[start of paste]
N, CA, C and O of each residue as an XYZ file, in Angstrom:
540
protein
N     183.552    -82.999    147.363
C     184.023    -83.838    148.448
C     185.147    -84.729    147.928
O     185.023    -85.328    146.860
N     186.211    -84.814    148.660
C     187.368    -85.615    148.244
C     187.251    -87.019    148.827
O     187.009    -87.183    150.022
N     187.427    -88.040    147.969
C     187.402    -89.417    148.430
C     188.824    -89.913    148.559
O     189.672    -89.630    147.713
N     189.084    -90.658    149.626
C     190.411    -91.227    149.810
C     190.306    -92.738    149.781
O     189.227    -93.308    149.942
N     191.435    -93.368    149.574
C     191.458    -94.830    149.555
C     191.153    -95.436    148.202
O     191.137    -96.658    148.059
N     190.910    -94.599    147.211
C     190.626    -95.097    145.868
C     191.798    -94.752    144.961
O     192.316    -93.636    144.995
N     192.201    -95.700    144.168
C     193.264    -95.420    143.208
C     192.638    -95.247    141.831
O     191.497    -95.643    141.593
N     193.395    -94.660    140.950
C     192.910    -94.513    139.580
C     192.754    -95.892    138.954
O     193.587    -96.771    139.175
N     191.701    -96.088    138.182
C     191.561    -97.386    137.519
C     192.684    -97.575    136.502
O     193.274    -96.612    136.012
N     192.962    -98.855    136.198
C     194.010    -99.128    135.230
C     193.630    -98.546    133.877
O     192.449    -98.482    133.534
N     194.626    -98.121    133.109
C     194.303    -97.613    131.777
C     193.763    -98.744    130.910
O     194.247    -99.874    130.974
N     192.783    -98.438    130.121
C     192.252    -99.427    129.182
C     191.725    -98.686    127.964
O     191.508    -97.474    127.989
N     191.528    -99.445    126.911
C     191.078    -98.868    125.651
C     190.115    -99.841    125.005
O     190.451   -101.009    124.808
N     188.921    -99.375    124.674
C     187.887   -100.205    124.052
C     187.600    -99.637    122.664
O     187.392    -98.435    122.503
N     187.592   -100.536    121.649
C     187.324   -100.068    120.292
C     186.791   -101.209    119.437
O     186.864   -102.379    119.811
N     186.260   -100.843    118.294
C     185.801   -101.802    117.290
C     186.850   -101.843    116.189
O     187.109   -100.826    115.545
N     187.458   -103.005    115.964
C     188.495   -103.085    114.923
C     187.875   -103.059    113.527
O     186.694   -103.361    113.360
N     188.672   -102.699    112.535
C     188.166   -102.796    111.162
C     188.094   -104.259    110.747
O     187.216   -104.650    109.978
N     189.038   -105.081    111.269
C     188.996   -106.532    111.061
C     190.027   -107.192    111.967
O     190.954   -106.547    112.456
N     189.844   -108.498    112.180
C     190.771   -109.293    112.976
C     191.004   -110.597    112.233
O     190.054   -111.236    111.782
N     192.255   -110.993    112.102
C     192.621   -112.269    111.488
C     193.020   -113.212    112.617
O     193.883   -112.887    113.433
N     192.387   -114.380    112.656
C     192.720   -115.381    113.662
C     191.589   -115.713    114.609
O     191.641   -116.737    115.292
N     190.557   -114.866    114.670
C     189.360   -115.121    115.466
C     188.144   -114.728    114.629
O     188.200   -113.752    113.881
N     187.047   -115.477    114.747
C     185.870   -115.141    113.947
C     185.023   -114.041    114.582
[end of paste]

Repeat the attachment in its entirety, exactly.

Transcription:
N, CA, C and O of each residue as an XYZ file, in Angstrom:
540
protein
N     183.552    -82.999    147.363
C     184.023    -83.838    148.448
C     185.147    -84.729    147.928
O     185.023    -85.328    146.860
N     186.211    -84.814    148.660
C     187.368    -85.615    148.244
C     187.251    -87.019    148.827
O     187.009    -87.183    150.022
N     187.427    -88.040    147.969
C     187.402    -89.417    148.430
C     188.824    -89.913    148.559
O     189.672    -89.630    147.713
N     189.084    -90.658    149.626
C     190.411    -91.227    149.810
C     190.306    -92.738    149.781
O     189.227    -93.308    149.942
N     191.435    -93.368    149.574
C     191.458    -94.830    149.555
C     191.153    -95.436    148.202
O     191.137    -96.658    148.059
N     190.910    -94.599    147.211
C     190.626    -95.097    145.868
C     191.798    -94.752    144.961
O     192.316    -93.636    144.995
N     192.201    -95.700    144.168
C     193.264    -95.420    143.208
C     192.638    -95.247    141.831
O     191.497    -95.643    141.593
N     193.395    -94.660    140.950
C     192.910    -94.513    139.580
C     192.754    -95.892    138.954
O     193.587    -96.771    139.175
N     191.701    -96.088    138.182
C     191.561    -97.386    137.519
C     192.684    -97.575    136.502
O     193.274    -96.612    136.012
N     192.962    -98.855    136.198
C     194.010    -99.128    135.230
C     193.630    -98.546    133.877
O     192.449    -98.482    133.534
N     194.626    -98.121    133.109
C     194.303    -97.613    131.777
C     193.763    -98.744    130.910
O     194.247    -99.874    130.974
N     192.783    -98.438    130.121
C     192.252    -99.427    129.182
C     191.725    -98.686    127.964
O     191.508    -97.474    127.989
N     191.528    -99.445    126.911
C     191.078    -98.868    125.651
C     190.115    -99.841    125.005
O     190.451   -101.009    124.808
N     188.921    -99.375    124.674
C     187.887   -100.205    124.052
C     187.600    -99.637    122.664
O     187.392    -98.435    122.503
N     187.592   -100.536    121.649
C     187.324   -100.068    120.292
C     186.791   -101.209    119.437
O     186.864   -102.379    119.811
N     186.260   -100.843    118.294
C     185.801   -101.802    117.290
C     186.850   -101.843    116.189
O     187.109   -100.826    115.545
N     187.458   -103.005    115.964
C     188.495   -103.085    114.923
C     187.875   -103.059    113.527
O     186.694   -103.361    113.360
N     188.672   -102.699    112.535
C     188.166   -102.796    111.162
C     188.094   -104.259    110.747
O     187.216   -104.650    109.978
N     189.038   -105.081    111.269
C     188.996   -106.532    111.061
C     190.027   -107.192    111.967
O     190.954   -106.547    112.456
N     189.844   -108.498    112.180
C     190.771   -109.293    112.976
C     191.004   -110.597    112.233
O     190.054   -111.236    111.782
N     192.255   -110.993    112.102
C     192.621   -112.269    111.488
C     193.020   -113.212    112.617
O     193.883   -112.887    113.433
N     192.387   -114.380    112.656
C     192.720   -115.381    113.662
C     191.589   -115.713    114.609
O     191.641   -116.737    115.292
N     190.557   -114.866    114.670
C     189.360   -115.121    115.466
C     188.144   -114.728    114.629
O     188.200   -113.752    113.881
N     187.047   -115.477    114.747
C     185.870   -115.141    113.947
C     185.023   -114.041    114.582